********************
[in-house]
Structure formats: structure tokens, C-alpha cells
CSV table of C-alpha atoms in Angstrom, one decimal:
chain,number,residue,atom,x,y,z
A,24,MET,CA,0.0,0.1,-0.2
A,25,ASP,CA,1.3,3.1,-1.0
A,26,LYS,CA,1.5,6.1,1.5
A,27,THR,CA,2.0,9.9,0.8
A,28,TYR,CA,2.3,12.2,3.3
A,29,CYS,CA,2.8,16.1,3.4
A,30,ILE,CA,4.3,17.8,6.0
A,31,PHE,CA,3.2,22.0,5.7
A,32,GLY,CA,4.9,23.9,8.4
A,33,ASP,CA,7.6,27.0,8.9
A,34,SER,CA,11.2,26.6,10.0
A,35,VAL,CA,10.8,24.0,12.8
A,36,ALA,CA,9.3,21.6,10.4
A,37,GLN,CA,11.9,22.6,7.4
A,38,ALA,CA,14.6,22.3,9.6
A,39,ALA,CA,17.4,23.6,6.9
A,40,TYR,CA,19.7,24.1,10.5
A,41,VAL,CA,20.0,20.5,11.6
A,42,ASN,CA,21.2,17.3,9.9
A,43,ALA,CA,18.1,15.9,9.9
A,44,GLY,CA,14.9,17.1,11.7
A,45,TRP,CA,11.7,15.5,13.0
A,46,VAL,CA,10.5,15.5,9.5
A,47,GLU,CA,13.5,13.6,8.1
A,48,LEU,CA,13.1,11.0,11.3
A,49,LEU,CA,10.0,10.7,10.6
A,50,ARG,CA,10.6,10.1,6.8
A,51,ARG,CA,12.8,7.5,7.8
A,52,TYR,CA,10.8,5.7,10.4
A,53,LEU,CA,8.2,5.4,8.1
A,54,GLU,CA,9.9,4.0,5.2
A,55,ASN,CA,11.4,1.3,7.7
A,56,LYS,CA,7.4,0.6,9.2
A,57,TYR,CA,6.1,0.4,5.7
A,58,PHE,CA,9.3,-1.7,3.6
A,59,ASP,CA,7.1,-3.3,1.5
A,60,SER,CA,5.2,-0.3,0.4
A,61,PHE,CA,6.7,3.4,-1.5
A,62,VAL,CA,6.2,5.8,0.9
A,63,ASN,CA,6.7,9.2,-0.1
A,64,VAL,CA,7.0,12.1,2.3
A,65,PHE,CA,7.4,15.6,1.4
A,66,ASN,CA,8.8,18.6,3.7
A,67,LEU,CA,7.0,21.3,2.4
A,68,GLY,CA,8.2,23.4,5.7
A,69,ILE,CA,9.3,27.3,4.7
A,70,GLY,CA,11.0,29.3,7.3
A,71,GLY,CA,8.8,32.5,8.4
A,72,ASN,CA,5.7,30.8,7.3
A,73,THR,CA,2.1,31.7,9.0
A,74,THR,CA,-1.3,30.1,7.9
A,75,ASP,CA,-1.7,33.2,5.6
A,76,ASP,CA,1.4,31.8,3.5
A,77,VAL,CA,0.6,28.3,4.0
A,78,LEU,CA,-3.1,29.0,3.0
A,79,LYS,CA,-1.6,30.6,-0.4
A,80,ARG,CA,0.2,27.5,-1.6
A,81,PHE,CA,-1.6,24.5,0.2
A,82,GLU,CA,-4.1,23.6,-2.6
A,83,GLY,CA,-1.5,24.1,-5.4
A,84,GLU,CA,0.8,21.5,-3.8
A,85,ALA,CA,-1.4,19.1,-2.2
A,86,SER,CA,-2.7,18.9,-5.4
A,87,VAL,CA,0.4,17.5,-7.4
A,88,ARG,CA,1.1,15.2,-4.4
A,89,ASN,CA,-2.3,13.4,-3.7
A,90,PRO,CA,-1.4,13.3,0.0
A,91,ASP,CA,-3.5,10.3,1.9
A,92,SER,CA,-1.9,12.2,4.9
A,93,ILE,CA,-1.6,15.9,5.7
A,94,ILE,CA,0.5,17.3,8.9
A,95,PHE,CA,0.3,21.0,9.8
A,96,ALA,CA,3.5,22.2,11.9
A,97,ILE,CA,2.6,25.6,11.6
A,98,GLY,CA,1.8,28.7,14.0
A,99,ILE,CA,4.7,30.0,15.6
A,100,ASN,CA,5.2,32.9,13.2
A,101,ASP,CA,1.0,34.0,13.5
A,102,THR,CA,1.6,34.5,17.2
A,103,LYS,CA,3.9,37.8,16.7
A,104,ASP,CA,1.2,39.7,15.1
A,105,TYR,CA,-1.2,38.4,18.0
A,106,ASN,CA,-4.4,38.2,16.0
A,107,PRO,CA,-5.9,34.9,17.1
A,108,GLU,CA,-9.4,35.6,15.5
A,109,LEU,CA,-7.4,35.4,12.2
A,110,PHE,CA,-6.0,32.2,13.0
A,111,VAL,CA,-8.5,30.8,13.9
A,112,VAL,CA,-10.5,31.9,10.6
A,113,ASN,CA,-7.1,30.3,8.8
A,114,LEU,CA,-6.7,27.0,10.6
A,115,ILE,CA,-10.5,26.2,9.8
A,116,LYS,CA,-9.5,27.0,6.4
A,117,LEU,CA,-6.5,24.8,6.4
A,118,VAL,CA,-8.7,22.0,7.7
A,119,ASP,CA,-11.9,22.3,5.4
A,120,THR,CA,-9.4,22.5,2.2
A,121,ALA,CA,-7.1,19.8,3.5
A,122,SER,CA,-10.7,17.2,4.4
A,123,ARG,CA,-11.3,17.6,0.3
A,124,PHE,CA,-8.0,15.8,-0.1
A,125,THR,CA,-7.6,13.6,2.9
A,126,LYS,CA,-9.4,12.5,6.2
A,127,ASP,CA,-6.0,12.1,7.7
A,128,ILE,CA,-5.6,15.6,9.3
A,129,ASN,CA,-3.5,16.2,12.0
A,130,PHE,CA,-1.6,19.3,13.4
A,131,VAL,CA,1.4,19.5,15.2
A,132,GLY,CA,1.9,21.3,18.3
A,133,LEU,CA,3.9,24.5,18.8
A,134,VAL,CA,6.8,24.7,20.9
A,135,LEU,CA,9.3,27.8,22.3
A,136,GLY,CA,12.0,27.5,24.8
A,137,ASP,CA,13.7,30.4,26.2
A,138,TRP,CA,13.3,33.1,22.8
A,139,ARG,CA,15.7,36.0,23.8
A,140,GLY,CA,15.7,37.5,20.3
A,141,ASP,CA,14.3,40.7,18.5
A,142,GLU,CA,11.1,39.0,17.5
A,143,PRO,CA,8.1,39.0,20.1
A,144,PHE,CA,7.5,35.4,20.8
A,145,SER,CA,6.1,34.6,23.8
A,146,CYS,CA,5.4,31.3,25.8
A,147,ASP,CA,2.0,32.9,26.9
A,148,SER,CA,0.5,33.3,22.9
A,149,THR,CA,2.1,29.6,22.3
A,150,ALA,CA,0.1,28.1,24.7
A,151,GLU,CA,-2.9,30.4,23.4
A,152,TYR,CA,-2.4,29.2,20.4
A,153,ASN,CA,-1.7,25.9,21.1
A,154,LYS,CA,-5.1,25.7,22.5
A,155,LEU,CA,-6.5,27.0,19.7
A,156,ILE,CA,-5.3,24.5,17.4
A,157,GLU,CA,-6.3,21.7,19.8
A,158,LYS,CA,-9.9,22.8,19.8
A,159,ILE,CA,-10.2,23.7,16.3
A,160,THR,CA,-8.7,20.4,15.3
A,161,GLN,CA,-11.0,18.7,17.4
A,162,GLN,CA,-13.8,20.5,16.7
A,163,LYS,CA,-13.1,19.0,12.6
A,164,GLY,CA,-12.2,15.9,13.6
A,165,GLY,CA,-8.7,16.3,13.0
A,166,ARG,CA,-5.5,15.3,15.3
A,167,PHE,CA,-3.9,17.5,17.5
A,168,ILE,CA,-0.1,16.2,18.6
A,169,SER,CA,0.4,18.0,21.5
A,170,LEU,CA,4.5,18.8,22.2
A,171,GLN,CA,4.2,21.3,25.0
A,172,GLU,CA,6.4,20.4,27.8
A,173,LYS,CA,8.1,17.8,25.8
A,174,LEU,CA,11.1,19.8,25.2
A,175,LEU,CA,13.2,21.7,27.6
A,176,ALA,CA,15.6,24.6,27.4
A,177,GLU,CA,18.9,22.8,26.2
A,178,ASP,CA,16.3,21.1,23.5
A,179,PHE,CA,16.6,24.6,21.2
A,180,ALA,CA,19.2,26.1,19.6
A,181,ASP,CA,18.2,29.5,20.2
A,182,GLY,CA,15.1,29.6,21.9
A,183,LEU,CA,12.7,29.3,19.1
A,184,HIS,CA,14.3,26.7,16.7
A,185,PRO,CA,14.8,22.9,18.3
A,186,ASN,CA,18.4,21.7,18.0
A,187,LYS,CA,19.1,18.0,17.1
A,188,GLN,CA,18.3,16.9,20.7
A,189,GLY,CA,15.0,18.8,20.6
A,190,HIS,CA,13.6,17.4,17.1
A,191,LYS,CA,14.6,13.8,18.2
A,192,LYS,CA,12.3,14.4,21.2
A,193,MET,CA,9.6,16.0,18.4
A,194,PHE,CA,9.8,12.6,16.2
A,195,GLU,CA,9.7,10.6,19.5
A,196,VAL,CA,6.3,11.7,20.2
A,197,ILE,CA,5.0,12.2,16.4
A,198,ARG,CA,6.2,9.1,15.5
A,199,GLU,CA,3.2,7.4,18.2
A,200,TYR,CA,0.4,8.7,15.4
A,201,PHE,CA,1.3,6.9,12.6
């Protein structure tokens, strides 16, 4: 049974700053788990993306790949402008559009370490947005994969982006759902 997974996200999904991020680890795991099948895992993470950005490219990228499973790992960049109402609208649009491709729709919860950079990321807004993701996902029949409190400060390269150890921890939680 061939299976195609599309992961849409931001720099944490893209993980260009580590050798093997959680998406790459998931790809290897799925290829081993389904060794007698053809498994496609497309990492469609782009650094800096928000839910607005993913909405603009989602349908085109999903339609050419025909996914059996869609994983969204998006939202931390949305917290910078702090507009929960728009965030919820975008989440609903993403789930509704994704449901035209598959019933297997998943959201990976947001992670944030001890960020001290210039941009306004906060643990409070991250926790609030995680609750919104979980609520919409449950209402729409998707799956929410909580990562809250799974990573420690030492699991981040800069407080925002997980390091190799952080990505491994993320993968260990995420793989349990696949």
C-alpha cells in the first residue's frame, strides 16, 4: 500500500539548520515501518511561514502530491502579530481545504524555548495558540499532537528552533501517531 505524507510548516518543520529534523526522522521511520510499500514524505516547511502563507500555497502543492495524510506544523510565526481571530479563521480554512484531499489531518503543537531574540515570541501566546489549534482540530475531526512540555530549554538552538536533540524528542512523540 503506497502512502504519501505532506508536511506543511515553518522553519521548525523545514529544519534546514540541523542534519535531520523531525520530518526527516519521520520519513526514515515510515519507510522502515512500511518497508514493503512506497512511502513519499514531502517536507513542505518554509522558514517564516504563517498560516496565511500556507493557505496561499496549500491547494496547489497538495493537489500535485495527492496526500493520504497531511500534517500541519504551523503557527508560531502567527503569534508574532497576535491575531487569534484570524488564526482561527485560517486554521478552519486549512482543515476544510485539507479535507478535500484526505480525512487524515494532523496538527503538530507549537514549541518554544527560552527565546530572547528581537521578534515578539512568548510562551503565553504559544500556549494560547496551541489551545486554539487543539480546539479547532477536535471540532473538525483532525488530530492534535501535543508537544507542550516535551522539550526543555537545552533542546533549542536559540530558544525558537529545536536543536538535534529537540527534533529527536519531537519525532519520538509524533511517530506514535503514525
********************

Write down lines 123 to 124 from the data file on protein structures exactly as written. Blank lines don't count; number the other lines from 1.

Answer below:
A,142,GLU,CA,11.1,39.0,17.5
A,143,PRO,CA,8.1,39.0,20.1